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Madam Mayor, save the word ‘racist’ for the clear and real thing

We agree that two aldermen who argued against an ordinance extending protections for undocumented immigrants were “misguided.” But xenophobic and racist?

Ald. Ray Lopez (15th) chats with a colleague before a Chicago City Council meeting in 2019.
Ashlee Rezin Garcia/Sun-Times

Ald. Anthony Napolitano and Ald. Ray Lopez on Wednesday argued against an ordinance that will extend protections for undocumented immigrants in Chicago from federal immigration agents.

For this, Mayor Lori Lightfoot labeled Napolitano and Lopez with one of the most dangerous words in Chicago politics — racist. Their comments, she said, were “racist, xenophobic and misguided.”

Talk about shutting down debate.

We don’t agree with Napolitano and Lopez, either. For more than three years, we editorialized in support of three of the ordinance’s four new protections for undocumented immigrants. We’re glad the ordinance was passed by the City Council, and by a strong vote of 41 to 8.

But in arguing for these reforms, we tried to stick to the facts and the fairness of the matter. We understood why other well-intended people might disagree, and we saw no justification for trying to kick them out of the public debate altogether by calling them names.

The ordinance eliminates four exceptions to Chicago’s Welcoming City ordinance. The police no longer can turn over to federal immigration agents undocumented immigrants who have criminal charges or convictions in their background or who are the subject of federal criminal warrants. The police also cannot cooperate with federal agents just because an arrested person’s name is in the city’s gang member database.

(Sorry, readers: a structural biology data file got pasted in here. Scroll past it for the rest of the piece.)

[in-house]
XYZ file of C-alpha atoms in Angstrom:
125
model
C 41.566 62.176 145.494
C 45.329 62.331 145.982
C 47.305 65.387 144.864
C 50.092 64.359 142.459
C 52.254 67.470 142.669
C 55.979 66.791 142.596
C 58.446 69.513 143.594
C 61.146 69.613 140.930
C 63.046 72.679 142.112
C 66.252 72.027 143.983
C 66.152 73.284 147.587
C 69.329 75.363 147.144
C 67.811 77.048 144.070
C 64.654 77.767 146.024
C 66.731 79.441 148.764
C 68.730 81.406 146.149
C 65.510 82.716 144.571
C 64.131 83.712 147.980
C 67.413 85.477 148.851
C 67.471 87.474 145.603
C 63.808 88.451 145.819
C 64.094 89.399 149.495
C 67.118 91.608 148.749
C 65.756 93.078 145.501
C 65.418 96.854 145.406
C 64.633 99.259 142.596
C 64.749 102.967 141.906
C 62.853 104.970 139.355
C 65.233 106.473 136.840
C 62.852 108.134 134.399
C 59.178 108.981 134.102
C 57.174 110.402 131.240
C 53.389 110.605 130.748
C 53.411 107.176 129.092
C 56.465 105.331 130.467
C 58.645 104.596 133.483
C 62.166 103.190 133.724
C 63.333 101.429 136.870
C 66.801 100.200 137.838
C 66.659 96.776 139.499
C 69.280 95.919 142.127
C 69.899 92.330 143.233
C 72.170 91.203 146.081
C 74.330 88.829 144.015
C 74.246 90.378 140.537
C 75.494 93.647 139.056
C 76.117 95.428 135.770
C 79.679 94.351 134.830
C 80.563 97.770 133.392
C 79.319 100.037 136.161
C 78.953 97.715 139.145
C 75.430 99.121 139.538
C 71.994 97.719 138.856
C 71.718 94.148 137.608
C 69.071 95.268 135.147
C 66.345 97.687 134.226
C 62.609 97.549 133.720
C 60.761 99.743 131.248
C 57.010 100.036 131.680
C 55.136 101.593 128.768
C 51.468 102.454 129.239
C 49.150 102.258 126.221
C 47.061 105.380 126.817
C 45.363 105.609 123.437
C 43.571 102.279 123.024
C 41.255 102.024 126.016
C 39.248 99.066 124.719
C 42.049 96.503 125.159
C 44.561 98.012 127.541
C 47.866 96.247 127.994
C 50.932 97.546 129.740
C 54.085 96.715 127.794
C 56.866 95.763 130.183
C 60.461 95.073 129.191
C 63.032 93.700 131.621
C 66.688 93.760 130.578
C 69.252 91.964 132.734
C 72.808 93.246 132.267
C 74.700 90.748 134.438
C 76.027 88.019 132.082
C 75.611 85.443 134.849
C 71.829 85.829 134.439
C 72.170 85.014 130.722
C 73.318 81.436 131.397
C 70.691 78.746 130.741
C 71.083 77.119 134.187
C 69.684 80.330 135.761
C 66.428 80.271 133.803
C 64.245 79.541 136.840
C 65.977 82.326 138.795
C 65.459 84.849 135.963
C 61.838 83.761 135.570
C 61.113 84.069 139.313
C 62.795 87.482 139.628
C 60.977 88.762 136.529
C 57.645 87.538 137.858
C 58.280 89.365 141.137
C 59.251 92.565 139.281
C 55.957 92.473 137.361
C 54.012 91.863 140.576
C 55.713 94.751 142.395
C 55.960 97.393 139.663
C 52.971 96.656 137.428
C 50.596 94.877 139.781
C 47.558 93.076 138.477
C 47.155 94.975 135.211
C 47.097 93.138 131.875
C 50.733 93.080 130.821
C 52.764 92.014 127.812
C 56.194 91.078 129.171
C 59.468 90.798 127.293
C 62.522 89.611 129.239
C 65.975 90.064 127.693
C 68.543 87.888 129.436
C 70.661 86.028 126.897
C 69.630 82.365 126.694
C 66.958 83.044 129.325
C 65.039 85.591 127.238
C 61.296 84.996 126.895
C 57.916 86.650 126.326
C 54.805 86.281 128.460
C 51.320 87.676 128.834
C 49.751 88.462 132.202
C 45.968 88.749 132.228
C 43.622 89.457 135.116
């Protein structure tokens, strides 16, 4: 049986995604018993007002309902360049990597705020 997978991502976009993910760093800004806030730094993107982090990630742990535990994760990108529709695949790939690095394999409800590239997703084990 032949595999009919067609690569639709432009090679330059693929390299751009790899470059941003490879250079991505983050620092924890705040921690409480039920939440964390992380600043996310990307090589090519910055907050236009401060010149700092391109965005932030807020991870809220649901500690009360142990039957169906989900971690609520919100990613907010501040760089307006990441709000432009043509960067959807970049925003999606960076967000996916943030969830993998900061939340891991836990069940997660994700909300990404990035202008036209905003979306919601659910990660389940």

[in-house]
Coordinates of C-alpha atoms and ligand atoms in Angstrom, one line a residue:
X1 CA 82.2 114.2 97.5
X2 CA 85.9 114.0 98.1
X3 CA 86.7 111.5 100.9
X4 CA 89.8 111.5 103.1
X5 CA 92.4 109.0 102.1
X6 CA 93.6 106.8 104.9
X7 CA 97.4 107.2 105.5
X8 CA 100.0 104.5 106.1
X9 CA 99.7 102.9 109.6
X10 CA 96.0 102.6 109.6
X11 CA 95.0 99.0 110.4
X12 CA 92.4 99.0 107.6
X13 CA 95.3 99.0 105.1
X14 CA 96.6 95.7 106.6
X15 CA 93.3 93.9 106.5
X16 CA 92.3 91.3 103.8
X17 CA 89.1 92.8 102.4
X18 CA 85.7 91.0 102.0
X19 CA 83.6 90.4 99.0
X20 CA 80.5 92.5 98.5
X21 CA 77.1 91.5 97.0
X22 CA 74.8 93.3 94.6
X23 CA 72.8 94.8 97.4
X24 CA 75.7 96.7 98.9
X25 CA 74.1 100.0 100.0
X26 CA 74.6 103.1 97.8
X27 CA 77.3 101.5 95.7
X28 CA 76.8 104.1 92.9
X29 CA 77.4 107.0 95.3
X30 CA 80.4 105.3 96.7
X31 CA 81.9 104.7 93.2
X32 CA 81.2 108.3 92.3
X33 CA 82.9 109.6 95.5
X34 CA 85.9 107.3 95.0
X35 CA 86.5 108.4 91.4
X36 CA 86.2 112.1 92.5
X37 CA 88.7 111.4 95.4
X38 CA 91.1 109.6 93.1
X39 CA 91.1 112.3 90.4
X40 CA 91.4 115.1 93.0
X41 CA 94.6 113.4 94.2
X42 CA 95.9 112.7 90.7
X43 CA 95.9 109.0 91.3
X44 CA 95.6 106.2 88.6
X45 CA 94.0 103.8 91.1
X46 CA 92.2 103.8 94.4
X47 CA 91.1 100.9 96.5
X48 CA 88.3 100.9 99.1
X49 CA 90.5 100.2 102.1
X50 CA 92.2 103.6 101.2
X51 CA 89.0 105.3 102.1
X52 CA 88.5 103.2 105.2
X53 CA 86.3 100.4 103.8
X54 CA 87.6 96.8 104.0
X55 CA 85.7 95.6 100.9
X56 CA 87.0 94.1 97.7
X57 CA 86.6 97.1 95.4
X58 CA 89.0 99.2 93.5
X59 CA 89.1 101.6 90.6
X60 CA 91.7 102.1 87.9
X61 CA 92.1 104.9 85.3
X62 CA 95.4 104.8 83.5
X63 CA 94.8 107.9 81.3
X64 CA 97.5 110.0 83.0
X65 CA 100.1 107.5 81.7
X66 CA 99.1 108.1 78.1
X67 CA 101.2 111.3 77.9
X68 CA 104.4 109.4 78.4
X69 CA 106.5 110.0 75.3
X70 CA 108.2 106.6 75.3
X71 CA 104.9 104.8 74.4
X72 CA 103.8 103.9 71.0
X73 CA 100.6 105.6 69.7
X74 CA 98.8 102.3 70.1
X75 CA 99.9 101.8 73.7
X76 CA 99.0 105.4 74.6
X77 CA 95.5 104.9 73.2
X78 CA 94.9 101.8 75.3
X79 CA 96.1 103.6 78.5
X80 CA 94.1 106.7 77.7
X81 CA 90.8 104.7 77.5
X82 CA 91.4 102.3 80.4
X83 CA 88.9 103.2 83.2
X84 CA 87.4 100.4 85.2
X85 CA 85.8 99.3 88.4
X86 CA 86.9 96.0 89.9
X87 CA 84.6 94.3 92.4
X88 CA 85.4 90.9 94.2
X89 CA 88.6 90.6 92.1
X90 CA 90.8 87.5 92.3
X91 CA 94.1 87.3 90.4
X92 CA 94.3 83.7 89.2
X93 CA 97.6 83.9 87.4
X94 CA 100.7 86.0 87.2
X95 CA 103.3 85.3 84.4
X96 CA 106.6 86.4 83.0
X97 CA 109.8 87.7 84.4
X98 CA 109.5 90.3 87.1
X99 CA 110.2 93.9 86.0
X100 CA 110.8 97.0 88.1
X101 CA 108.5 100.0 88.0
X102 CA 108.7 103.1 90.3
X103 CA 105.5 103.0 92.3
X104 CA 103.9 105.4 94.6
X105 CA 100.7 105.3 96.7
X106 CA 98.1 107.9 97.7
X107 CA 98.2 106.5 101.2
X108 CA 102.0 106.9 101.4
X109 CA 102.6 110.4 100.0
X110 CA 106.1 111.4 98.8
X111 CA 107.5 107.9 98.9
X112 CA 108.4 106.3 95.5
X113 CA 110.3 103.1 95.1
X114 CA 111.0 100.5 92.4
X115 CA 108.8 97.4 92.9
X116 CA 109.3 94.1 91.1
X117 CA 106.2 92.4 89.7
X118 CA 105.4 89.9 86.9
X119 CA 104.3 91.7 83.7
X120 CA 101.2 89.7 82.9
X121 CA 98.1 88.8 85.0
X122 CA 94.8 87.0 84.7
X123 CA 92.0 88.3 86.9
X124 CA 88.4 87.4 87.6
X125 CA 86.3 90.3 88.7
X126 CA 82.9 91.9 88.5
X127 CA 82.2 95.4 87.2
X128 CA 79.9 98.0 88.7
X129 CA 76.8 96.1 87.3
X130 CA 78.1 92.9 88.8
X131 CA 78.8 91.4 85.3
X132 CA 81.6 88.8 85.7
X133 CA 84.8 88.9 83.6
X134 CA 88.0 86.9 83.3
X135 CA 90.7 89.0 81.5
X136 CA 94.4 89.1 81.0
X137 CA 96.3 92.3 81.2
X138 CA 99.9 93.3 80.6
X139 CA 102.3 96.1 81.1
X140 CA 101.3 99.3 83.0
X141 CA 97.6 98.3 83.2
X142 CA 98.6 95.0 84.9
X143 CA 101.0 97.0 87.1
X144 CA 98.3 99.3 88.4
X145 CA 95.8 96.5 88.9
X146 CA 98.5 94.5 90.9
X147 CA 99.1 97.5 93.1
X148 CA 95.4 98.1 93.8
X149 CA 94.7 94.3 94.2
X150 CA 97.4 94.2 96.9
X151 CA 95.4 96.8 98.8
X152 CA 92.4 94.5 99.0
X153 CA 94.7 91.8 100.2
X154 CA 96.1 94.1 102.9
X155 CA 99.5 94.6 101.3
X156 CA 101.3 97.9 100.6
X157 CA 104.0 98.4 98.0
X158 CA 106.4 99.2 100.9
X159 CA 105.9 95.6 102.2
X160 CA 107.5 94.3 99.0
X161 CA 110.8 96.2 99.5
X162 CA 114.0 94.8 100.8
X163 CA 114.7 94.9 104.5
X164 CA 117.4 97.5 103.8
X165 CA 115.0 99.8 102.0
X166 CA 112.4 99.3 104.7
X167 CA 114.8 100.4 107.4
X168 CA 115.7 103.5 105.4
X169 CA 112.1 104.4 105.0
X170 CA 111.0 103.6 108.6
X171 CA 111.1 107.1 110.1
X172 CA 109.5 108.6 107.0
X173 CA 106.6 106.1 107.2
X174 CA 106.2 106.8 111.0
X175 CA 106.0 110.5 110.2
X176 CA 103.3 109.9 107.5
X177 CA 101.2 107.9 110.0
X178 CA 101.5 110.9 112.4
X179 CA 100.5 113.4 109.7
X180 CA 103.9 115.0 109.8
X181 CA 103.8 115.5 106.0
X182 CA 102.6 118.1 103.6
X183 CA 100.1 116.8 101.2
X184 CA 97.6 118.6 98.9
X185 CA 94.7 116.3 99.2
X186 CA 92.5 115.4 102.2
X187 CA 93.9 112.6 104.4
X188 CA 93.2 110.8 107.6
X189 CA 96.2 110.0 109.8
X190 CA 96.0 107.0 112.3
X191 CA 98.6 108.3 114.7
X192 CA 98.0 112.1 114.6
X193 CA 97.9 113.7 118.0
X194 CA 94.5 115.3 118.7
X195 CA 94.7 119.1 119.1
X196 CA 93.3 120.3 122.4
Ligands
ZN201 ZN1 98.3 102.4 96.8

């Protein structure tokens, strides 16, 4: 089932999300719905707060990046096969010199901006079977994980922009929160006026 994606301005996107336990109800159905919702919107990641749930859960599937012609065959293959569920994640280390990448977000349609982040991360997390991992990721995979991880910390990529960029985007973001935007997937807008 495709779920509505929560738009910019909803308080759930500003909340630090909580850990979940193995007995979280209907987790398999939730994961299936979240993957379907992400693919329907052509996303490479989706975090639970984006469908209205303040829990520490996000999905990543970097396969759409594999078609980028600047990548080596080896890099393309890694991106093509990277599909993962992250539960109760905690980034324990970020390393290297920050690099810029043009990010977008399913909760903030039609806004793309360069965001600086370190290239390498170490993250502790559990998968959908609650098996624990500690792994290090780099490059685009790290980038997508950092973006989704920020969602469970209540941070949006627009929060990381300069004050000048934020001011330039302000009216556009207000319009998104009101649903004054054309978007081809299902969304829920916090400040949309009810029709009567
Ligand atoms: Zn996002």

There’s a counterintuitiveness to the wisdom of these changes. We appreciate that. Critics say the ordinance protects criminals.

But our long-standing argument, still firmly held, is that it is wrong to allow deportations based merely on a suspicion that a person has committed a crime. People deserve their day in court if they have outstanding criminal warrants or are awaiting trials. And Chicago’s gang database is infamously inaccurate.

If it were up to us, we would strike one provision from the ordinance. We think the police still should be allowed to cooperate with the feds when an undocumented immigrant has a conviction for an aggravated felony such as murder, rape, sex abuse of minors or drug trafficking. Even properly documented immigrants — those with green cards — face immediate deportation in such circumstances once they have served their time.

We fail, though, to see how Lopez’s criticism of the ordinance — that it could add to the problem of gang violence in his Southwest Side ward — was “xenophobic” and beyond the pale of acceptable debate. We fail to see how it was “racist” for Napolitano to argue that the ordinance will make Chicago the go-to place for “a convicted felon or a fugitive.”

We agree with Lightfoot that the two aldermen are “misguided.” And certainly they were hyperventilating a bit.

But, to our ears, their words fell squarely in the category of fair comment.

When the mayor or anybody so cavalierly labels a person or a comment as racist, he or she devalues the word. It loses its excellent power to punch.

Better to reserve the word for the real thing, of which there is no shortage.

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